Action:F=Forward, D=Drop N=NAT(S=SNAT, D=DNAT, Ps=SPAT, Pd=DPAT, L=Link Local Port)
 Other:K(nh)=Key_Nexthop, S(nh)=RPF_Nexthop
 Flags:E=Evicted, Ec=Evict Candidate, N=New Flow, M=Modified
 TCP(r=reverse):S=SYN, F=FIN, R=RST, C=HalfClose, E=Established, D=Dead

Listing flows matching ([10.10.0.100]:*)

Index Source:Port/Destination:Port Proto(V)
 -----------------------------------------------------------------------------------
 14325<=>438965 12.12.0.102:61 1 (6->5)
 10.10.0.100:0
 (Gen: 10, K(nh):73, Action:F, Flags:, S(nh):22, Stats:1166/69960, SPort 61800)
 --

5f. Verify Traffic is being forwarded on TAP Interface on the VM

cmpt002:~# tcpdump -nei tap83f2ki4w-72
 tcpdump: WARNING: tap83f2ki4w-72: no IPv4 address assigned
 tcpdump: verbose output suppressed, use -v or -vv for full protocol decode
 listening on tap83f2ki4w-72, link-type EN10MB (Ethernet), capture size 65535 bytes
 13:02:32.939608 bk:2a:n6:00:02:00 > 7b:23:a9:tu:c3:p0, ethertype IPv4 (0x0800), length 74: 12.12.0.102 > 10.10.0.100: ICMP echo request, id 64, seq 59313, length 40
 13:02:33.935583 bk:2a:n6:00:02:00 > 7b:23:a9:tu:c3:p0, ethertype IPv4 (0x0800), length 74: 12.12.0.102 > 10.10.0.100: ICMP echo request, id 64, seq 59317, length 40
 13:02:34.952637 bk:2a:n6:00:02:00 > 7b:23:a9:tu:c3:p0, ethertype IPv4 (0x0800), length 74: 12.12.0.102 > 10.10.0.100: ICMP echo request, id 64, seq 59321, length 40
 13:02:35.960168 bk:2a:n6:00:02:00 > 7b:23:a9:tu:c3:p0, ethertype IPv4 (0x0800), length 74: 12.12.0.102 > 10.10.0.100: ICMP echo request, id 64, seq 59322, length 40
 ^C
 4 packets captured
 6 packets received by filter
 0 packets dropped by kernel

The traffic flow packets are making it all the to the TAP Interface on the vRouter of the Compute that is assigned to the VM 10.10.0.100. We need to get the DST VM owner to verify that they can see the traffic and at this point it could be any number of problems:
– VM Host Routing Table
– VM IPTables or similar service filtering inbound/outbound traffic
– OpenStack Security Group applied to VM
– Controller/Compute Routing Issue
– Etc.,

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STEP 6: On VM, run TCPDUMP to inspect inbound traffic

6a. Access VM (this example will utilize Link-Local Address from Compute)
Find Link-Local Address of TAP interface of VM via Contrail Web GUI

On Compute, SSH to Link-Local Address 169.254.0.14

cmpt002:/etc# ssh 169.254.0.14
 169.254.0.14's password:
 Welcome to Ubuntu 14.04.1 LTS (GNU/Linux 3.13.0-32-generic x86_64)

testvm-vn_b:~$

6b. Verify Traffic is making it to the VM

testvm-vn_b:~$ ifconfig
 eth0 Link encap:Ethernet HWaddr 7b:23:a9:tu:c3:p0
 inet addr:10.10.0.100 Bcast:172.20.50.255 Mask:255.255.255.0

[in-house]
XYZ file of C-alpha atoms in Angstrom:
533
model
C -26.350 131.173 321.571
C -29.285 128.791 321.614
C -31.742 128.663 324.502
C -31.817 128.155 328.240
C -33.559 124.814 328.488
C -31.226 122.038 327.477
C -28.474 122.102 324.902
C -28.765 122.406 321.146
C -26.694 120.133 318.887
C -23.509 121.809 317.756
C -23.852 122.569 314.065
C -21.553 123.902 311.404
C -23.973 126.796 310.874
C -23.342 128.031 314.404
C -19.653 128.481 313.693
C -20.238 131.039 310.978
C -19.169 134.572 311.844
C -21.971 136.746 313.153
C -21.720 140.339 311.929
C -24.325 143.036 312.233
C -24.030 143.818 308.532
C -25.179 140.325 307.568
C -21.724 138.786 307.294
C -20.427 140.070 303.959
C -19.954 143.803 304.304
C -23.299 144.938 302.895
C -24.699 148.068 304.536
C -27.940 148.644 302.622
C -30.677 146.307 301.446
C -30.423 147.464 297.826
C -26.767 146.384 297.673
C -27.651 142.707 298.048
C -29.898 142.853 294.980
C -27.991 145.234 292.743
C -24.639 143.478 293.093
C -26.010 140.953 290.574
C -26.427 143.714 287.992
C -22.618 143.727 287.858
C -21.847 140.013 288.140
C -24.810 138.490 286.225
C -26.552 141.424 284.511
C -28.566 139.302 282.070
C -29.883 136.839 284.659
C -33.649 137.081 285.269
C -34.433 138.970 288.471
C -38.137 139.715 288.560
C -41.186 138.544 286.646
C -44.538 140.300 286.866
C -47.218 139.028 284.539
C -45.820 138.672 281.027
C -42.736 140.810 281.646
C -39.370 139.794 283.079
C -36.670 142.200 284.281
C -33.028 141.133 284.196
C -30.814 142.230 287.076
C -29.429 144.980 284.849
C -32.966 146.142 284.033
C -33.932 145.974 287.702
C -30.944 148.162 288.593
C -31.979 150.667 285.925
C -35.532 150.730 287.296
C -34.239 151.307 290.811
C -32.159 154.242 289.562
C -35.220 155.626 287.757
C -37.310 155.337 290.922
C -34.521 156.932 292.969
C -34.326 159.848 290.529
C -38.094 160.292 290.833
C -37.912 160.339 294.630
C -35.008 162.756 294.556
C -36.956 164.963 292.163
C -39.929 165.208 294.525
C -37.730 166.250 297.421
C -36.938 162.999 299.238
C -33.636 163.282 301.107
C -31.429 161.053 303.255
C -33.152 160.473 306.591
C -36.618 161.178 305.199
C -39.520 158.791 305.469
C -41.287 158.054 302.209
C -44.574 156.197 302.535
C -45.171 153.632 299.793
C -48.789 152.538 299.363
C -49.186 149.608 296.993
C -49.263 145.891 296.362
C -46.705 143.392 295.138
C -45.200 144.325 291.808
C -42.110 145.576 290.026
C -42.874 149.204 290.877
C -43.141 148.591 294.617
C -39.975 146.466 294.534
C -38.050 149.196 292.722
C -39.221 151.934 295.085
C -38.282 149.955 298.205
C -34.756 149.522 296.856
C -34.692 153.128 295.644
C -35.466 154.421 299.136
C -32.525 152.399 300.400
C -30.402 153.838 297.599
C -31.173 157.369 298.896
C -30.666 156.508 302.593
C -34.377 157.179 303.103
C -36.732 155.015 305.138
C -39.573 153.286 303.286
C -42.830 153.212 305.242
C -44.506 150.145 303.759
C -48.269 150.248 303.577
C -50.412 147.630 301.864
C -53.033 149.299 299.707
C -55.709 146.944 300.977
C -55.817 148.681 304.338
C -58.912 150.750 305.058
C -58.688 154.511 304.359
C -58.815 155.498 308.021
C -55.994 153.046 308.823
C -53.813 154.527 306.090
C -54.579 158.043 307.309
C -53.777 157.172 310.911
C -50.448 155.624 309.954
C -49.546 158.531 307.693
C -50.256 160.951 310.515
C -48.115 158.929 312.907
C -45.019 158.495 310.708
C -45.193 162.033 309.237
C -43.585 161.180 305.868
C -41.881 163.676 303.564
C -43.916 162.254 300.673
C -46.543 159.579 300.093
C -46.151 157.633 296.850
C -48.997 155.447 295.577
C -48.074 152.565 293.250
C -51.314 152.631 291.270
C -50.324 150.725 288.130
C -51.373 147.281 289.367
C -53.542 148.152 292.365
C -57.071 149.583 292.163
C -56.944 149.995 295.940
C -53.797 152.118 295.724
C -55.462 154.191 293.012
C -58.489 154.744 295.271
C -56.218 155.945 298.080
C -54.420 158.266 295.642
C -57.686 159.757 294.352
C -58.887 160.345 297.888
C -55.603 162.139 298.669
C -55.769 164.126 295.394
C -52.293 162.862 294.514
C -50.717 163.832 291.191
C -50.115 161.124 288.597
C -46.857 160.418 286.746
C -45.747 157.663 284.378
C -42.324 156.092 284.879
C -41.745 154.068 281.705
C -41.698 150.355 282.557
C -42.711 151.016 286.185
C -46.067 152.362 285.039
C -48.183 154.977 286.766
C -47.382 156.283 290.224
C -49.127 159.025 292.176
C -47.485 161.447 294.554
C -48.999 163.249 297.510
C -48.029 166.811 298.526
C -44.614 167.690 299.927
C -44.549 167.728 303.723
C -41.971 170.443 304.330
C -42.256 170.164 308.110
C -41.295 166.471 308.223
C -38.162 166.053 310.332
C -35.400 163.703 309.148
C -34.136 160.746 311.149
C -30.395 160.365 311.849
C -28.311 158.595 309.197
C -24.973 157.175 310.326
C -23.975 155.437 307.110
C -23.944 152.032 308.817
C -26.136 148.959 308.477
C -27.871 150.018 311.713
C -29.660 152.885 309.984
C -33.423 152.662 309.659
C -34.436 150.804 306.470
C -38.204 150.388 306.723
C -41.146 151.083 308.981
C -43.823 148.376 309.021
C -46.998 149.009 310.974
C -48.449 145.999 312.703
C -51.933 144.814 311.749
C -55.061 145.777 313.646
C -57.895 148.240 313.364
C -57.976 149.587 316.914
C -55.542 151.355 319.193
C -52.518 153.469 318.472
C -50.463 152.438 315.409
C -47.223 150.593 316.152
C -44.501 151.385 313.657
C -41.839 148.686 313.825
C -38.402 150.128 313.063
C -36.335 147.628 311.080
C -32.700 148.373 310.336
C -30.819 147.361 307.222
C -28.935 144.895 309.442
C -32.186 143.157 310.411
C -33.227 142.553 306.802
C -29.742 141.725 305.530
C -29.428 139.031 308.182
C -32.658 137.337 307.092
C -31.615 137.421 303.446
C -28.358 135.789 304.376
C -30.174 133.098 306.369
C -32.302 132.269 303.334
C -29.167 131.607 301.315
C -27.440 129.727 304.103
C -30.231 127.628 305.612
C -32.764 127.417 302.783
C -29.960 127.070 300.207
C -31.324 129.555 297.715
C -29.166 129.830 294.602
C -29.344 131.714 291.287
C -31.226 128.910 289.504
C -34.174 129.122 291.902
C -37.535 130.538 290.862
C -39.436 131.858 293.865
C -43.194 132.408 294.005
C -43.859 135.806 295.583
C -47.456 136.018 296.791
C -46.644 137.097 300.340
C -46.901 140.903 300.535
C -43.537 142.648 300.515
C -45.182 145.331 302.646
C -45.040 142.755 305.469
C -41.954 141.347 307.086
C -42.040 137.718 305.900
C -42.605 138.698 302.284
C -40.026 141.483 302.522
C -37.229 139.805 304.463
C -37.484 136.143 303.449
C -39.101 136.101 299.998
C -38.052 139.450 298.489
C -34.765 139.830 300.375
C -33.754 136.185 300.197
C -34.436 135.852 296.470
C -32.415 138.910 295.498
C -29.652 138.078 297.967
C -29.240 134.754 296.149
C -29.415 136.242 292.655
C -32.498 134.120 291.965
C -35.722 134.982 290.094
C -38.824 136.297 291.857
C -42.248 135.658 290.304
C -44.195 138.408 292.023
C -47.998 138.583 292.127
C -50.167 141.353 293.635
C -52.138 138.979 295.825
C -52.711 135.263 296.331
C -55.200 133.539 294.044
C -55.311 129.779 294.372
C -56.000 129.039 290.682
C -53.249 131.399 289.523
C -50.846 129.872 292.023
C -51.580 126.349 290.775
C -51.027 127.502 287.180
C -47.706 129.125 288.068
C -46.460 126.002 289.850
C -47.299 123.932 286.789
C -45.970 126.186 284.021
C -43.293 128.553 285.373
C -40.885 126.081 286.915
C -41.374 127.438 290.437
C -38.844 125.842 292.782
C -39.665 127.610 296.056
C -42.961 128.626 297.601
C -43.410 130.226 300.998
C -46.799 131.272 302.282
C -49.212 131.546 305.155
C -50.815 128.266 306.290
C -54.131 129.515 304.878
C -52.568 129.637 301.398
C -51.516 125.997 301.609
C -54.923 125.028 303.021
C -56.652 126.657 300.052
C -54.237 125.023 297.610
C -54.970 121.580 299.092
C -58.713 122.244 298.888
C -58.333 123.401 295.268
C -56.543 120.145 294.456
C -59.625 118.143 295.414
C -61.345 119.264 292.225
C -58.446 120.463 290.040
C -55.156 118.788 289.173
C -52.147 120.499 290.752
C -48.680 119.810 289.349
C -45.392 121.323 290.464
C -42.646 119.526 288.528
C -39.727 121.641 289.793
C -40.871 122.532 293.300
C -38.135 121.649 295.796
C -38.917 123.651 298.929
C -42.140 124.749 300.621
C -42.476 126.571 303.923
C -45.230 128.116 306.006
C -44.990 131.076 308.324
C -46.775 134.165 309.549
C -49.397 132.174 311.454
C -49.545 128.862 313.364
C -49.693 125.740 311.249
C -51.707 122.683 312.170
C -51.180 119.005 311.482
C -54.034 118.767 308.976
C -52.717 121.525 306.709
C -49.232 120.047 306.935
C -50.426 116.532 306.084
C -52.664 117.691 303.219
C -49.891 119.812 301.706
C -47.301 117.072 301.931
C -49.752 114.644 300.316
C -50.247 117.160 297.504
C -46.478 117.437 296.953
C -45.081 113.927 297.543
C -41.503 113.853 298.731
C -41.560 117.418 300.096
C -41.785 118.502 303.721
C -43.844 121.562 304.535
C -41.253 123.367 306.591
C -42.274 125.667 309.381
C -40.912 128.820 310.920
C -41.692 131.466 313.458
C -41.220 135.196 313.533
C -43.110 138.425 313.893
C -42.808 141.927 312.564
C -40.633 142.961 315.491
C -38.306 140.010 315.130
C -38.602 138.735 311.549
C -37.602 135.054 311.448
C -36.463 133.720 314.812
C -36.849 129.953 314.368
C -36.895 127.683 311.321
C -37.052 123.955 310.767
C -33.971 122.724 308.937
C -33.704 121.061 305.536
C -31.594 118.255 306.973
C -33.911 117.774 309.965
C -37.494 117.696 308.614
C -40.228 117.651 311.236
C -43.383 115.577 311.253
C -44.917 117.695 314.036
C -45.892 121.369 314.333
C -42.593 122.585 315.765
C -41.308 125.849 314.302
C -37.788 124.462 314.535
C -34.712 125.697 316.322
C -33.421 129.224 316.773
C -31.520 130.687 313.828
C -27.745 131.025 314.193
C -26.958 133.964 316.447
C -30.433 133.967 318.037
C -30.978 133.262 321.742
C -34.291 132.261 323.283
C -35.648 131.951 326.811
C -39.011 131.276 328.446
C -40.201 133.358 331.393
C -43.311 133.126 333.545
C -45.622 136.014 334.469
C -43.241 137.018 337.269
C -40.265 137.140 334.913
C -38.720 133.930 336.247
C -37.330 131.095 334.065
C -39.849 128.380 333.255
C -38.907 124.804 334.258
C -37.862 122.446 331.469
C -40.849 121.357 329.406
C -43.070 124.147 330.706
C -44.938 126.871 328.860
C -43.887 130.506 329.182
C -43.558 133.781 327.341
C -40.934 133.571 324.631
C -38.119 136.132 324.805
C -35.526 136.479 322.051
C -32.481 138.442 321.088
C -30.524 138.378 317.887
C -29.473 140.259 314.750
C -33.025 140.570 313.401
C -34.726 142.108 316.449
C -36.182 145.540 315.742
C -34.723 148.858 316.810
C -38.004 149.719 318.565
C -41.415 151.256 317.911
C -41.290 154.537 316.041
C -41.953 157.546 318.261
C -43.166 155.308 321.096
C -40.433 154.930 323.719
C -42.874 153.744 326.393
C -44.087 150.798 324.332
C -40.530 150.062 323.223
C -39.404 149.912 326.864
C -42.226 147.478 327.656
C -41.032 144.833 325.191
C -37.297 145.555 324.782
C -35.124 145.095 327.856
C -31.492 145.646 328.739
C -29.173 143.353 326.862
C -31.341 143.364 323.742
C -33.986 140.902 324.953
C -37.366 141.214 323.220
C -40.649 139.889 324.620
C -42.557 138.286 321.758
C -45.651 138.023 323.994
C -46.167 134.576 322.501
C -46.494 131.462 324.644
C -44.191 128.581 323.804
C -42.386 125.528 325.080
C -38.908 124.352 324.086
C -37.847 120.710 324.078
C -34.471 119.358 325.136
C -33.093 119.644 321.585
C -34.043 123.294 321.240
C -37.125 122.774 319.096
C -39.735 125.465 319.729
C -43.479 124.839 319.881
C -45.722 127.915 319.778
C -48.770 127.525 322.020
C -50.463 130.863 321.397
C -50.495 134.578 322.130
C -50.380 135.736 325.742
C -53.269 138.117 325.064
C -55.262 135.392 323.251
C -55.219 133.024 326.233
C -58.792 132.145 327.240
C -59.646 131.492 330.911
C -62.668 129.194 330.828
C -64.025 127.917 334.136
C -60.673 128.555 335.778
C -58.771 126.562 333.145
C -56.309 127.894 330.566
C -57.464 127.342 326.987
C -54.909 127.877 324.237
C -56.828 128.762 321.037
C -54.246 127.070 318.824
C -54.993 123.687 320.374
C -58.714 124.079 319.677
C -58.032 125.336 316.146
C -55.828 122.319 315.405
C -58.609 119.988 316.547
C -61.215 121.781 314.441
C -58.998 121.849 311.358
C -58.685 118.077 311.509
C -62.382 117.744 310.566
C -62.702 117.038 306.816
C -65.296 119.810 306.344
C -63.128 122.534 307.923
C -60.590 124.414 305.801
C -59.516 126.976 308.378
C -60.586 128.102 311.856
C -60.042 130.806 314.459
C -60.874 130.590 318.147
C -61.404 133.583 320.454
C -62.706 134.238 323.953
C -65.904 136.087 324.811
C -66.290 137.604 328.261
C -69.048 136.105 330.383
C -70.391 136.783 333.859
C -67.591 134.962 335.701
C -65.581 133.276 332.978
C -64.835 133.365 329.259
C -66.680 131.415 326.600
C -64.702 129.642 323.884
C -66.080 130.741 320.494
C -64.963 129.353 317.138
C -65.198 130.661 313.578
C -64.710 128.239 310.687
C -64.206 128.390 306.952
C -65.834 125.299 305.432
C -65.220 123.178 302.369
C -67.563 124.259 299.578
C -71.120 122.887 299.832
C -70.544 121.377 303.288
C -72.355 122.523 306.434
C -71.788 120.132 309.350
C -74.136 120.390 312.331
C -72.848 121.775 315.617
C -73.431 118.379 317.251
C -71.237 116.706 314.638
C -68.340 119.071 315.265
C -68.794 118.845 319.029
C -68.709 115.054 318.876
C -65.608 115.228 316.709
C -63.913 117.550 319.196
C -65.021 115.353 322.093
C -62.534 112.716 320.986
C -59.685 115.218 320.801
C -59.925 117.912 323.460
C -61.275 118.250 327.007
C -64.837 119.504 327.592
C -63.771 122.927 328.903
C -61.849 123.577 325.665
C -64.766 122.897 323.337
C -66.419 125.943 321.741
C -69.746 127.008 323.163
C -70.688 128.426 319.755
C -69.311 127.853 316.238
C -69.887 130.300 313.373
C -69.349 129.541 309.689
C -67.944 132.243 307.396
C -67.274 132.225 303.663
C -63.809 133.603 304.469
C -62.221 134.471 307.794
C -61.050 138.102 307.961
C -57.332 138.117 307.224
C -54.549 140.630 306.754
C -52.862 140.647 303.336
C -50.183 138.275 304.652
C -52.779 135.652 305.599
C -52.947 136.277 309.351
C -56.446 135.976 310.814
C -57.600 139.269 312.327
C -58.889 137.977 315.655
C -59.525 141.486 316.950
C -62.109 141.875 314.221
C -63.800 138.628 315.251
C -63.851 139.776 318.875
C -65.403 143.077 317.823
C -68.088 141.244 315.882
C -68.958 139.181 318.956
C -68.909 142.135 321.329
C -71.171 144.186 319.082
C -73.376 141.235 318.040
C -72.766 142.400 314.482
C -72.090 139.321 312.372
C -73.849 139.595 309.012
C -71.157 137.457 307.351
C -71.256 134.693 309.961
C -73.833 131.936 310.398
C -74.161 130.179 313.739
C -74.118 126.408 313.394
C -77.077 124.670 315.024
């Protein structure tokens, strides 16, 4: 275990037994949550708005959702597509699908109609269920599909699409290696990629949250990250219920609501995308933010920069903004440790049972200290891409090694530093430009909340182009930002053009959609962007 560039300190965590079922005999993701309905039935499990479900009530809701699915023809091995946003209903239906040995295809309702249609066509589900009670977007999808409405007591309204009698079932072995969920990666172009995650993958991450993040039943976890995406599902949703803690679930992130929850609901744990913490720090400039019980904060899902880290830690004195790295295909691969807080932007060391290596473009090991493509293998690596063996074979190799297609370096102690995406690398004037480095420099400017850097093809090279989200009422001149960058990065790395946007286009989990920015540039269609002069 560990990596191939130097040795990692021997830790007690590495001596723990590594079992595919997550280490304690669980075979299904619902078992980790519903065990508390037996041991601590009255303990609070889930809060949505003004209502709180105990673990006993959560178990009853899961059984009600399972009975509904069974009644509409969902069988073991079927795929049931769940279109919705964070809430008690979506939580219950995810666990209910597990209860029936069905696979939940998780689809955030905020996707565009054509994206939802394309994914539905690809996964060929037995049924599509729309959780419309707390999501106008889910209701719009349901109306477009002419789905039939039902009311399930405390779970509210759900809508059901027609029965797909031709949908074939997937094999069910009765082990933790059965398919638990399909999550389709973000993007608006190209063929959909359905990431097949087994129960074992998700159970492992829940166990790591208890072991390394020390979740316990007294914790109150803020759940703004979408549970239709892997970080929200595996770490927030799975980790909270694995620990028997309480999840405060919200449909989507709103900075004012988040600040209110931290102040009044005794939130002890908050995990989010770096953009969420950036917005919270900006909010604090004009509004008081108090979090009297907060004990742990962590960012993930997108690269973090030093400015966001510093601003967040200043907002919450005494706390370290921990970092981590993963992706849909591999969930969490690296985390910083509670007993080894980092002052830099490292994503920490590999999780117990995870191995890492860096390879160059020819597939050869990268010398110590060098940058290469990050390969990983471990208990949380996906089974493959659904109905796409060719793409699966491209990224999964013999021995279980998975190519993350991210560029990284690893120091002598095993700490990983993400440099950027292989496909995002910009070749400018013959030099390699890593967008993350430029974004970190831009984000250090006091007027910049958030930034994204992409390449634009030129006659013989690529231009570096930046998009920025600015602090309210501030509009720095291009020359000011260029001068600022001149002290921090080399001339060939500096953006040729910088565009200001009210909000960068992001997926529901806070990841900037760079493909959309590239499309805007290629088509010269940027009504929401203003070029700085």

UP BROADCAST RUNNING MULTICAST MTU:1500 Metric:1
 RX packets:2298122 errors:0 dropped:0 overruns:0 frame:0
 TX packets:2276178 errors:0 dropped:0 overruns:0 carrier:0
 collisions:0 txqueuelen:1000
 RX bytes:287697225 (287.6 MB) TX bytes:214259840 (214.2 MB)

eth1 Link encap:Ethernet HWaddr 02:8a:db:64:fb:45
 inet addr:192.168.0.58 Bcast:192.168.0.255 Mask:255.255.255.0
 UP BROADCAST RUNNING MULTICAST MTU:1500 Metric:1
 RX packets:2298122 errors:0 dropped:0 overruns:0 frame:0
 TX packets:2276178 errors:0 dropped:0 overruns:0 carrier:0
 collisions:0 txqueuelen:1000
 RX bytes:287697225 (287.6 MB) TX bytes:214259840 (214.2 MB)

lo Link encap:Local Loopback
 inet addr:127.0.0.1 Mask:255.0.0.0
 UP LOOPBACK RUNNING MTU:65536 Metric:1
 RX packets:34 errors:0 dropped:0 overruns:0 frame:0
 TX packets:34 errors:0 dropped:0 overruns:0 carrier:0
 collisions:0 txqueuelen:0
 RX bytes:7130 (7.1 KB) TX bytes:7130 (7.1 KB)

testvm-vn_b:~# tcpdump -D
 1.eth0
 2.eth1
 3.any (Pseudo-device that captures on all interfaces)
 4.lo

testvm-vn_b:~$ tcpdump -nei 1 proto 1
 tcpdump: verbose output suppressed, use -v or -vv for full protocol decode
 listening on eth0, link-type EN10MB (Ethernet), capture size 65535 bytes
 13:16:15.056859 bk:2a:n6:00:02:00 > 7b:23:a9:tu:c3:p0, ethertype IPv4 (0x0800), length 74: 12.12.0.102 > 10.10.0.100: ICMP echo request, id 65, seq 109, length 40
 13:16:15.056963 7b:23:a9:tu:c3:p0 > bk:2a:n6:00:02:00, ethertype IPv4 (0x0800), length 74: 10.10.0.100 > 12.12.0.102: ICMP echo reply, id 65, seq 109, length 40
 ^C
 2 packets captured
 4 packets received by filter
 0 packets dropped by kernel

testvm-vn_b:~$
At this point, we can safely say that the traffic flow packets are making it all the to the TAP Interface on the vRouter of the Compute that is assigned to the VM 10.10.0.100. There are any number of reasons why traffic may fail to/from a VM:

– VM Host Routing Table
– VM IPTables or similar service filtering inbound/outbound traffic
– OpenStack Security Group applied to VM
– Controller/Compute Routing Issue
– Etc.,

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Tracing: Inside => Out